College and the Future: Essays for the Undergraduate on Problems of Character and Intellect

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Richard Ashley Rice
C. Scribner's sons, 1915 - Education, Higher - 374 pages
 

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Page 189 - or the lectureroom will assist us greatly, but we must be true to ourselves; we must be parties in the work. A university is, according to the usual designation, an Alma Mater, knowing her children one by one, not a foundry, or a mint, or a treadmill.
Page vii - There is no enlargement, unless there be a comparison of ideas one with another, as they come before the mind, and a systematizing of them. We feel our minds to be growing and expanding then, when we not only learn, but refer what we learn to what we know already.
Page 187 - does with matter, the printing-press is to do with mind; it is to act mechanically, and the population is to be passively, almost unconsciously enlightened, by the mere multiplication and dissemination of volumes. Whether it be the schoolboy, or the schoolgirl, or the youth at college, or the mechanic in the town,
Page 208 - unless there be a comparison of ideas one with another, as they come before the mind, and a systematizing of them. We feel our minds to be growing and expanding then, when we not only learn, but refer what we learn to what we know already.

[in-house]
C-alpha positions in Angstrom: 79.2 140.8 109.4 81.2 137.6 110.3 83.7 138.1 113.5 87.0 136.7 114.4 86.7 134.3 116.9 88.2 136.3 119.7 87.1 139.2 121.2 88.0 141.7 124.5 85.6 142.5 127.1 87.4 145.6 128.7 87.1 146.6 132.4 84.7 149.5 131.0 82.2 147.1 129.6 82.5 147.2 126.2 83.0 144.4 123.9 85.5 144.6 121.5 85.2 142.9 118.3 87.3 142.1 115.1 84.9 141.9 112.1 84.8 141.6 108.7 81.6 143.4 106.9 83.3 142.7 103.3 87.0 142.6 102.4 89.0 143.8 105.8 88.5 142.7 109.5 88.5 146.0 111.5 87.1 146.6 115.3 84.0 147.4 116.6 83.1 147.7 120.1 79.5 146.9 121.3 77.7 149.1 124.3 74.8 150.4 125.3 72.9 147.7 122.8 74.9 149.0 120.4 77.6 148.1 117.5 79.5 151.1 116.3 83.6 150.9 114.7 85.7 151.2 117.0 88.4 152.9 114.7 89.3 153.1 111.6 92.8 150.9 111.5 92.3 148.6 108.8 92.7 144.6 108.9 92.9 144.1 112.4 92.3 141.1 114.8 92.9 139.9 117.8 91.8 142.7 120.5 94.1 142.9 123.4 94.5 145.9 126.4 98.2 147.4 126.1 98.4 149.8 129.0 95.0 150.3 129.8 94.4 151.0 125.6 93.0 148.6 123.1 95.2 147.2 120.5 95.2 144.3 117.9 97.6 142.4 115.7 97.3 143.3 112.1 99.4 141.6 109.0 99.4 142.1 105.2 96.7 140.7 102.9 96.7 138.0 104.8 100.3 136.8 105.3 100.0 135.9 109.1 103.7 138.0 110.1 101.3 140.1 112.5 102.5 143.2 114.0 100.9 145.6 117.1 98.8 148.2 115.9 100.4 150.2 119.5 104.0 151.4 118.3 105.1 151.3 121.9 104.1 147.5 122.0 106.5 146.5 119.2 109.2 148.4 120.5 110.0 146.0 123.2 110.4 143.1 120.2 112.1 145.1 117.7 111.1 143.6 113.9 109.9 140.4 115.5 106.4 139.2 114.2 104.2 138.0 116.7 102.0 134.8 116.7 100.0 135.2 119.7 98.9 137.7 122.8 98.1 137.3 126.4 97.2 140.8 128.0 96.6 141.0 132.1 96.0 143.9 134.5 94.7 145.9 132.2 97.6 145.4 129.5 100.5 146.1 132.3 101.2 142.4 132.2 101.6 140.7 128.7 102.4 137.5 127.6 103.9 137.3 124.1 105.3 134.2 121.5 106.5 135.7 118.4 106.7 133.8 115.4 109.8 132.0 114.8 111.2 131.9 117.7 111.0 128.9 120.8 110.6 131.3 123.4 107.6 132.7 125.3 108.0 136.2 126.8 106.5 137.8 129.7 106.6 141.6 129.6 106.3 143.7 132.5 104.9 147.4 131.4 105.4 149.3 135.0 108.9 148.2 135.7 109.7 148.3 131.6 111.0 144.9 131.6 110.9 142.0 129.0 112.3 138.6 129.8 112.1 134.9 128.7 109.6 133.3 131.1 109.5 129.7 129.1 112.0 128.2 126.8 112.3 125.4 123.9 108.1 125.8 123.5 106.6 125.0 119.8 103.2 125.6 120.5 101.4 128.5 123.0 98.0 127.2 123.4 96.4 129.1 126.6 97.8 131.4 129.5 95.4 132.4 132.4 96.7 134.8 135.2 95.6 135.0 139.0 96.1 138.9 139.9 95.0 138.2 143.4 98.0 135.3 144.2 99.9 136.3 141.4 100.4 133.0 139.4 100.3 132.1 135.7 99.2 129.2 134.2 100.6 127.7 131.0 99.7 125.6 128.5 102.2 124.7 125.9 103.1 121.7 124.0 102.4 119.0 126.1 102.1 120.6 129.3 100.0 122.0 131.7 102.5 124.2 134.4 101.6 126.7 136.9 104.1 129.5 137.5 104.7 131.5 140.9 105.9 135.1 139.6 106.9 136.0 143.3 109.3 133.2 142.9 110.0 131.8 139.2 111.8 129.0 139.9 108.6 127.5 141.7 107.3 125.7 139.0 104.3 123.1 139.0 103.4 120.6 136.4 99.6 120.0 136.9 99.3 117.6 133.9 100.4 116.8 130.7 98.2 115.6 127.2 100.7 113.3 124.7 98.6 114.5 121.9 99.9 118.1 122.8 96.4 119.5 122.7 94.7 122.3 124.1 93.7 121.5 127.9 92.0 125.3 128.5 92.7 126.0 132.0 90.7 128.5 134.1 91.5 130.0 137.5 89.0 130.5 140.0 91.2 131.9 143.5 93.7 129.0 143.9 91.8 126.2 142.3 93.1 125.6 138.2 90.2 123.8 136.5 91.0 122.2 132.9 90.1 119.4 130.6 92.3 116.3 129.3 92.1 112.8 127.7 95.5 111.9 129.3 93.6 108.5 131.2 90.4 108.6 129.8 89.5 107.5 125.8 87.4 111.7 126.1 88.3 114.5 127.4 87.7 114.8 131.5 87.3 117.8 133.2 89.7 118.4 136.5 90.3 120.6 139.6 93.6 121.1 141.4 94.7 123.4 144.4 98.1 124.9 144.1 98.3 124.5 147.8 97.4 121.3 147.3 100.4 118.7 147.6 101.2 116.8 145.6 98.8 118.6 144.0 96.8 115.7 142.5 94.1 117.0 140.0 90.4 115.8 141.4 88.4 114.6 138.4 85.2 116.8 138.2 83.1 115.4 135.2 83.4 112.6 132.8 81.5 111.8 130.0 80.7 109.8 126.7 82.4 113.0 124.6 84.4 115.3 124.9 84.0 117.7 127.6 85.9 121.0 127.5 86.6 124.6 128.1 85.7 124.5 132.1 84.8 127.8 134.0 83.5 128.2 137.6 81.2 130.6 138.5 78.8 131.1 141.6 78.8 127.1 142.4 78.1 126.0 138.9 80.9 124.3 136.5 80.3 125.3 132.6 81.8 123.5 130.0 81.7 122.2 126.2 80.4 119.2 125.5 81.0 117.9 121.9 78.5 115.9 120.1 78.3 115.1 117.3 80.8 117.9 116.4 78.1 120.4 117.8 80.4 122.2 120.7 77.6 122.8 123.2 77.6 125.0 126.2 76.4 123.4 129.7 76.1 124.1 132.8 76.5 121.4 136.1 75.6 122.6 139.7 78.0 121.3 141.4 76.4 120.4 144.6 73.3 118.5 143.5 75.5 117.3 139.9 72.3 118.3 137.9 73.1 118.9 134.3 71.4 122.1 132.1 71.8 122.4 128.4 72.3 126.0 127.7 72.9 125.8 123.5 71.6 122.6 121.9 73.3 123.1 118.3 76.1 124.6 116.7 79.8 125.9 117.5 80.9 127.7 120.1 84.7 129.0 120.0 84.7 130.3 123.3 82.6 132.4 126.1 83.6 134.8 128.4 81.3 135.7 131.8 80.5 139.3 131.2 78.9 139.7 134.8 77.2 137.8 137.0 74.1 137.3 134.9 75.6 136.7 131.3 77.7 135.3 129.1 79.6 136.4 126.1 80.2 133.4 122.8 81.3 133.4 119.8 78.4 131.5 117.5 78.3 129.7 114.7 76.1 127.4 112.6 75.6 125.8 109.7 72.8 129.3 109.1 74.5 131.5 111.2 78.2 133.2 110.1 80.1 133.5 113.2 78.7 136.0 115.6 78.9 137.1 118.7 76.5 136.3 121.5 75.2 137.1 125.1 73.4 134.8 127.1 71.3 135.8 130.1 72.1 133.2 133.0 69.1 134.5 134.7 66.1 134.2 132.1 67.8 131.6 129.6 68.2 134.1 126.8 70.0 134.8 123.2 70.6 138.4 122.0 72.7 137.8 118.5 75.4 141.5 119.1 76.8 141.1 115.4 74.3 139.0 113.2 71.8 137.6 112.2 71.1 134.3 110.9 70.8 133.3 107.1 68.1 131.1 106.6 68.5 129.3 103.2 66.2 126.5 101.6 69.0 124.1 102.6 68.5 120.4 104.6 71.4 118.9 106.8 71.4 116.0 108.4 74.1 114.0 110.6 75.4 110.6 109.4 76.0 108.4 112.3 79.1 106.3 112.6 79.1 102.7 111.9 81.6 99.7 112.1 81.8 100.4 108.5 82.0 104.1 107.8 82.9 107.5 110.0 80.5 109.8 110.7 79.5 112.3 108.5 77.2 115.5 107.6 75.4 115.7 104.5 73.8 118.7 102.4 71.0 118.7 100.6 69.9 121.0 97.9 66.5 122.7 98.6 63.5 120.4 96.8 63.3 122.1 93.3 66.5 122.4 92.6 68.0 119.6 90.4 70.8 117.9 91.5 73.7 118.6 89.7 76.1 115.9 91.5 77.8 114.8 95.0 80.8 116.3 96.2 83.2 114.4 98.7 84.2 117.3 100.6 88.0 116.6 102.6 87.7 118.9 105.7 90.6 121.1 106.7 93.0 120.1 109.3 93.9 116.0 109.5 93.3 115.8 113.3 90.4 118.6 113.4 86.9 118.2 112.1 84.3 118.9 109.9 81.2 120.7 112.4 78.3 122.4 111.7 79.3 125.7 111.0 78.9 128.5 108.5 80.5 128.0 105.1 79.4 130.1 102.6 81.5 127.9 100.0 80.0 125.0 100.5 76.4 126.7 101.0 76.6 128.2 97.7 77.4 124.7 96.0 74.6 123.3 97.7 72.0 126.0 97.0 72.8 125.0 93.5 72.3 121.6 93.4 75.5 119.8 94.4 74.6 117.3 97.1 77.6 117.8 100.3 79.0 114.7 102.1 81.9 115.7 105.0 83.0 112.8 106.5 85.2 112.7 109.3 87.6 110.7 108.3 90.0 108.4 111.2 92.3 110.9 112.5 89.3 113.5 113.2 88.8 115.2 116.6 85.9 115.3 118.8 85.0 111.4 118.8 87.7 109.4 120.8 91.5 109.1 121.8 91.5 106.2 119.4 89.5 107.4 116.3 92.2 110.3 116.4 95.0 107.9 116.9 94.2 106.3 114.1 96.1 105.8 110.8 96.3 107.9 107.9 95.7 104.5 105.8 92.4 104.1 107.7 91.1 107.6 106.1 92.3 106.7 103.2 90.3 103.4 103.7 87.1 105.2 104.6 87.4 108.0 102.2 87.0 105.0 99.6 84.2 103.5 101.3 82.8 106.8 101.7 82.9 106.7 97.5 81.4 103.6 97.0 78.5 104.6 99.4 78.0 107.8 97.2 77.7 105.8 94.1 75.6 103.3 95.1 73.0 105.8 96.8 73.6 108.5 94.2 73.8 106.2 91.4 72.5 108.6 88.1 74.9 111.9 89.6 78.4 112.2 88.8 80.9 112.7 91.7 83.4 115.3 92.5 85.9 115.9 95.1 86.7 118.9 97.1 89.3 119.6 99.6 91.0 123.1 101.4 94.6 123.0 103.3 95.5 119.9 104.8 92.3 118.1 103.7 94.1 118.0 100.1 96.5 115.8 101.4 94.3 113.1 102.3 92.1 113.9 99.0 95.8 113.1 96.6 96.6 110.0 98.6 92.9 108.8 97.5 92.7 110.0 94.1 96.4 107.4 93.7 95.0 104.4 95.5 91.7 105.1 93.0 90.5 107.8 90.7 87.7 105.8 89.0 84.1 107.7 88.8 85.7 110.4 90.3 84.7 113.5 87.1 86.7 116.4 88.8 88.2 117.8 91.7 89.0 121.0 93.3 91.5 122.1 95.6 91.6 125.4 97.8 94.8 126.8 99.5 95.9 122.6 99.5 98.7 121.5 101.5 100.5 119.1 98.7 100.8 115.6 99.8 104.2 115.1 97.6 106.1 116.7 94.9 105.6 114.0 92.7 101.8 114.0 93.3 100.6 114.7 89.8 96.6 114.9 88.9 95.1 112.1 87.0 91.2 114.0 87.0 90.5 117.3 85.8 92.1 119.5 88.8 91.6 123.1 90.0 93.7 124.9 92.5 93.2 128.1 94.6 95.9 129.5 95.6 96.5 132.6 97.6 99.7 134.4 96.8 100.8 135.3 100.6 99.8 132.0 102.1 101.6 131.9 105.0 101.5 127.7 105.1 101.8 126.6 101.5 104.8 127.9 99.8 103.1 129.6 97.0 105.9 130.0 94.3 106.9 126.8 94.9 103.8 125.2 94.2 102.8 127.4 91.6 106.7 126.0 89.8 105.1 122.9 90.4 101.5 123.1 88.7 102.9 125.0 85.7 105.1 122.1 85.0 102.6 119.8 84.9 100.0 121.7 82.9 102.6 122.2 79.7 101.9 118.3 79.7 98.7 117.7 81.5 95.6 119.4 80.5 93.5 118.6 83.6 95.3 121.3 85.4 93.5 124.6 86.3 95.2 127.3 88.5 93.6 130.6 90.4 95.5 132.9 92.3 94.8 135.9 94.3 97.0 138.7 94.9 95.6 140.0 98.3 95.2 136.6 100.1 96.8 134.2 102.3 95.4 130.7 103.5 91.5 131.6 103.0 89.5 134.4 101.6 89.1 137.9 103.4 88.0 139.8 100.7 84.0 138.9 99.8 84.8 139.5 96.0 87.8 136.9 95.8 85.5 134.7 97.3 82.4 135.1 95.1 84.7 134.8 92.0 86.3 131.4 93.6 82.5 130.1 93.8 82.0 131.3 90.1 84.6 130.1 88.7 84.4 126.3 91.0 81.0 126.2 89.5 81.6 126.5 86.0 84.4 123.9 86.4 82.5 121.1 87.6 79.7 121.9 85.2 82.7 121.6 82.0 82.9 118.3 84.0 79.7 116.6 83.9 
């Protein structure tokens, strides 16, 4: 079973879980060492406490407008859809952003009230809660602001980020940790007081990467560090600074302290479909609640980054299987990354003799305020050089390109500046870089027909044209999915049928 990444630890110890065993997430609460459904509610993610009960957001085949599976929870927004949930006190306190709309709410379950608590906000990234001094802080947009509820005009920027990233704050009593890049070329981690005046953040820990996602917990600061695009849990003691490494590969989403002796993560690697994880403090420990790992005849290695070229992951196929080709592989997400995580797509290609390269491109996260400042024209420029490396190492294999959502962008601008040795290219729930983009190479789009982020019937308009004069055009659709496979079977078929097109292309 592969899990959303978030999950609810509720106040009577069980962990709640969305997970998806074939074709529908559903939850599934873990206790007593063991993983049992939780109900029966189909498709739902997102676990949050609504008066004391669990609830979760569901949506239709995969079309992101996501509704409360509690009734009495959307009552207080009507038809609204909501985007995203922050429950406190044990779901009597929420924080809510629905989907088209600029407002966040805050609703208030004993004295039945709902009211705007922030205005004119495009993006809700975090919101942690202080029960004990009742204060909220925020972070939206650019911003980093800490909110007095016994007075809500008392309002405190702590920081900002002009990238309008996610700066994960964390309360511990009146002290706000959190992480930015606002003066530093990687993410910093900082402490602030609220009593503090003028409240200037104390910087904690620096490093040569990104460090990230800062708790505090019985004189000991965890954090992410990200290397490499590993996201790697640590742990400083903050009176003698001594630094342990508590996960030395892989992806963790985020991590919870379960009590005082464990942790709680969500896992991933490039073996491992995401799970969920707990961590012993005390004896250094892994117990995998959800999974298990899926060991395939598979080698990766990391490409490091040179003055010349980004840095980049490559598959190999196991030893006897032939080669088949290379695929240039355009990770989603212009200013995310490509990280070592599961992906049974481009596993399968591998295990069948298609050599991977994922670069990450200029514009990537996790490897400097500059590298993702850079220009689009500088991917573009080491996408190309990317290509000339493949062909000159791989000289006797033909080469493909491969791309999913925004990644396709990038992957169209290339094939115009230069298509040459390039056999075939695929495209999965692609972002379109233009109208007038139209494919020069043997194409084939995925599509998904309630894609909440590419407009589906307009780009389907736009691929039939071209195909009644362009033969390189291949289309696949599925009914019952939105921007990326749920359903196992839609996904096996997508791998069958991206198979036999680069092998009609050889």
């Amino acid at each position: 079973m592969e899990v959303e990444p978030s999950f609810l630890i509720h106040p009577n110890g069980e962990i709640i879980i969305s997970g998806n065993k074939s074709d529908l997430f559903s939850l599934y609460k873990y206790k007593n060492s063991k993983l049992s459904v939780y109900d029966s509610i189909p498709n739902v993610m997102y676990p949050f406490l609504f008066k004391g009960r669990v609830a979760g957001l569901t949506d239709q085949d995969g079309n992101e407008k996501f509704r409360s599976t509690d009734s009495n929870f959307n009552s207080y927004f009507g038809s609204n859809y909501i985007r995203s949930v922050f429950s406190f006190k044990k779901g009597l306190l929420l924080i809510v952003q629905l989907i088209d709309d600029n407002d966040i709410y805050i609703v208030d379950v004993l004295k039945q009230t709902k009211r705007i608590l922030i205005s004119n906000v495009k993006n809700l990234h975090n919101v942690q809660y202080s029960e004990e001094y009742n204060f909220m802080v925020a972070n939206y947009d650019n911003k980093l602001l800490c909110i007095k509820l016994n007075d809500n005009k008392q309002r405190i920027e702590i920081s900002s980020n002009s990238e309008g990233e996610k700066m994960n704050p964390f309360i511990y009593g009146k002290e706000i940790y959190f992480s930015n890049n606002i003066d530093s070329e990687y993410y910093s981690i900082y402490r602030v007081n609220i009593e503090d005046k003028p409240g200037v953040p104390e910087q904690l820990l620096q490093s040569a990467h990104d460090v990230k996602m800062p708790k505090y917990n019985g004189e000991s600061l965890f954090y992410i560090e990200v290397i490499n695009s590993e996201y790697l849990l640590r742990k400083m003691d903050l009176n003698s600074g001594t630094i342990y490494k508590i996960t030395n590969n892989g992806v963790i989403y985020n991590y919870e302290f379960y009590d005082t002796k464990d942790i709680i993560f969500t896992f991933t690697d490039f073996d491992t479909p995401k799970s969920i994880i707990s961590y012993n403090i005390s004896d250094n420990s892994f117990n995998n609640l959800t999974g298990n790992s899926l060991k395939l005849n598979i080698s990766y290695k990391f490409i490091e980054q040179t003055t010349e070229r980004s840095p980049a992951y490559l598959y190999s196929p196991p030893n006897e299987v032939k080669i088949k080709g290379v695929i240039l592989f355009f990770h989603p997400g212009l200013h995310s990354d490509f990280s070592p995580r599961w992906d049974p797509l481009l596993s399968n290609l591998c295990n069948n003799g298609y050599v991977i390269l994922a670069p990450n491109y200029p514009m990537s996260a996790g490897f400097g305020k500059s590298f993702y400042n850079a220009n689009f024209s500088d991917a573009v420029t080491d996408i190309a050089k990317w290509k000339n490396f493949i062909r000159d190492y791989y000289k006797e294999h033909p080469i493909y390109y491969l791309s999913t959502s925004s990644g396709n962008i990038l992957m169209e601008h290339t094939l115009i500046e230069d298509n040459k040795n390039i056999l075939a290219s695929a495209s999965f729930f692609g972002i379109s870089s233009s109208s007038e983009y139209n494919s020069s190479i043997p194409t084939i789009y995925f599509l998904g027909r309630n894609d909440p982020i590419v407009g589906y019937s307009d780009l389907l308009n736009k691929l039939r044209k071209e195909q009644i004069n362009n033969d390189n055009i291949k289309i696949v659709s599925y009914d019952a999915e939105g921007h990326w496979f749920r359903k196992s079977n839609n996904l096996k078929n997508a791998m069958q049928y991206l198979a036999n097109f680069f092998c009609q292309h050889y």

Page 171 - prima facie view which the public at large would take of a university, considering it as a place of education, is nothing more or less than a place for acquiring a great deal of knowledge on a great many subjects* Memory is one of the first developed of the mental faculties; a boy's business
Page 183 - of the Peripatetic, and has the "nil admirari" of the Stoic,— " Felix qui potuit rerum cognoscere causas, Atque metus omnes, et inexorabile fatum Subjecit pedibus, strepitumque Acherontis
Page 83 - than others should be able to divine the worthier and better leaders. The terms here are monstrously simplified, of course, but such a bird's-eye view lets us immediately take our bearings. In our democracy, where everything else is so shifting, we alumni and alumnae of the colleges are the only permanent
Page 284 - You know my mother now and then argues very notably; always very warmly at least. I happen often to differ from her; and we both think so well of our own arguments, that we very seldom are so happy as to convince one another. A pretty common case, I believe, in all vehement debatings. She says, I am too witty;
Page 283 - point of all the universe? And yet it is not so. The ends for which they give away their priceless youth, for all they know, may be chimerical or hurtful; the glory and riches they expect may never come, or may find them indifferent; and they and the world they inhabit are so inconsiderable that the mind freezes at the thought.
Page 194 - 1 Crabbe's Tales of the Hall. This poem, let me say, I read on its first publication, above thirty years ago, with extreme delight, and have never lost my love of it; and on taking it up lately, found I was even more touched

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